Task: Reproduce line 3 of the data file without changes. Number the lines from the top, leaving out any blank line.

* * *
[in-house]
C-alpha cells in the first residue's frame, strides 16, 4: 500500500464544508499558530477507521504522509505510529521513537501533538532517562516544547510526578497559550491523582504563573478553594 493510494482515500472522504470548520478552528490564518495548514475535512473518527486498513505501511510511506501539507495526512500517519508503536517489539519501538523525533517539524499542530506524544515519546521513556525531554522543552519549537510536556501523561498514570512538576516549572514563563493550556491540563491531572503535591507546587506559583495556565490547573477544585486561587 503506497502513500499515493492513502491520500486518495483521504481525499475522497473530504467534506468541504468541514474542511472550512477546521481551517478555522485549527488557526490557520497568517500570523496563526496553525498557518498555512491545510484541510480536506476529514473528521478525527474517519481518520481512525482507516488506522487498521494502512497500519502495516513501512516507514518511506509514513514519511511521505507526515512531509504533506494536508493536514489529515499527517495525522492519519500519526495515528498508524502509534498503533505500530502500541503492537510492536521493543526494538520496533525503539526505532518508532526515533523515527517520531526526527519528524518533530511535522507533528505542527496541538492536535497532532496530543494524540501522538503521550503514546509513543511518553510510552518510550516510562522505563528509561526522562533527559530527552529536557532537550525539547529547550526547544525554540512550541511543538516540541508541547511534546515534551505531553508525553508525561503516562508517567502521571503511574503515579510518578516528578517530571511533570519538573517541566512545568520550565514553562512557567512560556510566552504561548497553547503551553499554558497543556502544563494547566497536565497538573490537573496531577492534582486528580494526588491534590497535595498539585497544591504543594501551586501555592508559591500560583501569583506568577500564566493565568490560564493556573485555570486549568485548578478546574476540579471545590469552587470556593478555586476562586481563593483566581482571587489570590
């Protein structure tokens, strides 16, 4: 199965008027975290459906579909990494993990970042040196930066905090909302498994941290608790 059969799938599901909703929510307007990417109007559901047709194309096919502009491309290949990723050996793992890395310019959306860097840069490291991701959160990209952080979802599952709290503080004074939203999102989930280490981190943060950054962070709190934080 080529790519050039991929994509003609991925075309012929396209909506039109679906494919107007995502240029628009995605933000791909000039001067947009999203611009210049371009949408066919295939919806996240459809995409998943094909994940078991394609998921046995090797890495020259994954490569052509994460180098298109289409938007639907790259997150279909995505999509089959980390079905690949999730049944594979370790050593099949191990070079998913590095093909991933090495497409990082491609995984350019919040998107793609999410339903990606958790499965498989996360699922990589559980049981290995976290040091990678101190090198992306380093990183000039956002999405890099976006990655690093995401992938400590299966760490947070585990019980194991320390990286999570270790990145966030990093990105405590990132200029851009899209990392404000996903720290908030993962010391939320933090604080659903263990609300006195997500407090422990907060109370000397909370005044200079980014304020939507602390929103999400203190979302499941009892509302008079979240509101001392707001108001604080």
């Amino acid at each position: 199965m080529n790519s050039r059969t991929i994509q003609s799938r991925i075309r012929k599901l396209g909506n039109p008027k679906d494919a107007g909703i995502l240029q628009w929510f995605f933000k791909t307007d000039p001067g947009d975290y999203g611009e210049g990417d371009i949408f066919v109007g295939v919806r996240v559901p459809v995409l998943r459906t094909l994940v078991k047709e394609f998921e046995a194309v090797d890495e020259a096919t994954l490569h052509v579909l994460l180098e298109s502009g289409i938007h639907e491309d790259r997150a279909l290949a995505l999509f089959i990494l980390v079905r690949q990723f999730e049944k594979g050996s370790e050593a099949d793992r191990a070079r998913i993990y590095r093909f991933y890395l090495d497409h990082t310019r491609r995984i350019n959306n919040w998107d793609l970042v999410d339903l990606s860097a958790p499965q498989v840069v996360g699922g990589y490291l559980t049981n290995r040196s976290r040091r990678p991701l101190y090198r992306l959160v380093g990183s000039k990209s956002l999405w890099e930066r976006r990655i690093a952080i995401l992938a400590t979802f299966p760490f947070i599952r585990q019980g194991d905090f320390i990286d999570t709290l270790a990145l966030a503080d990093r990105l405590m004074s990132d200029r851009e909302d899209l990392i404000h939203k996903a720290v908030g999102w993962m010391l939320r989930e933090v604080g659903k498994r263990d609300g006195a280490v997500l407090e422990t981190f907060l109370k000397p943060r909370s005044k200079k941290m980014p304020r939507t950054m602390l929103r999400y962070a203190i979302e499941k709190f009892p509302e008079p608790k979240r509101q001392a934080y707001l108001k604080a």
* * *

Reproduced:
């Protein structure tokens, strides 16, 4: 199965008027975290459906579909990494993990970042040196930066905090909302498994941290608790 059969799938599901909703929510307007990417109007559901047709194309096919502009491309290949990723050996793992890395310019959306860097840069490291991701959160990209952080979802599952709290503080004074939203999102989930280490981190943060950054962070709190934080 080529790519050039991929994509003609991925075309012929396209909506039109679906494919107007995502240029628009995605933000791909000039001067947009999203611009210049371009949408066919295939919806996240459809995409998943094909994940078991394609998921046995090797890495020259994954490569052509994460180098298109289409938007639907790259997150279909995505999509089959980390079905690949999730049944594979370790050593099949191990070079998913590095093909991933090495497409990082491609995984350019919040998107793609999410339903990606958790499965498989996360699922990589559980049981290995976290040091990678101190090198992306380093990183000039956002999405890099976006990655690093995401992938400590299966760490947070585990019980194991320390990286999570270790990145966030990093990105405590990132200029851009899209990392404000996903720290908030993962010391939320933090604080659903263990609300006195997500407090422990907060109370000397909370005044200079980014304020939507602390929103999400203190979302499941009892509302008079979240509101001392707001108001604080």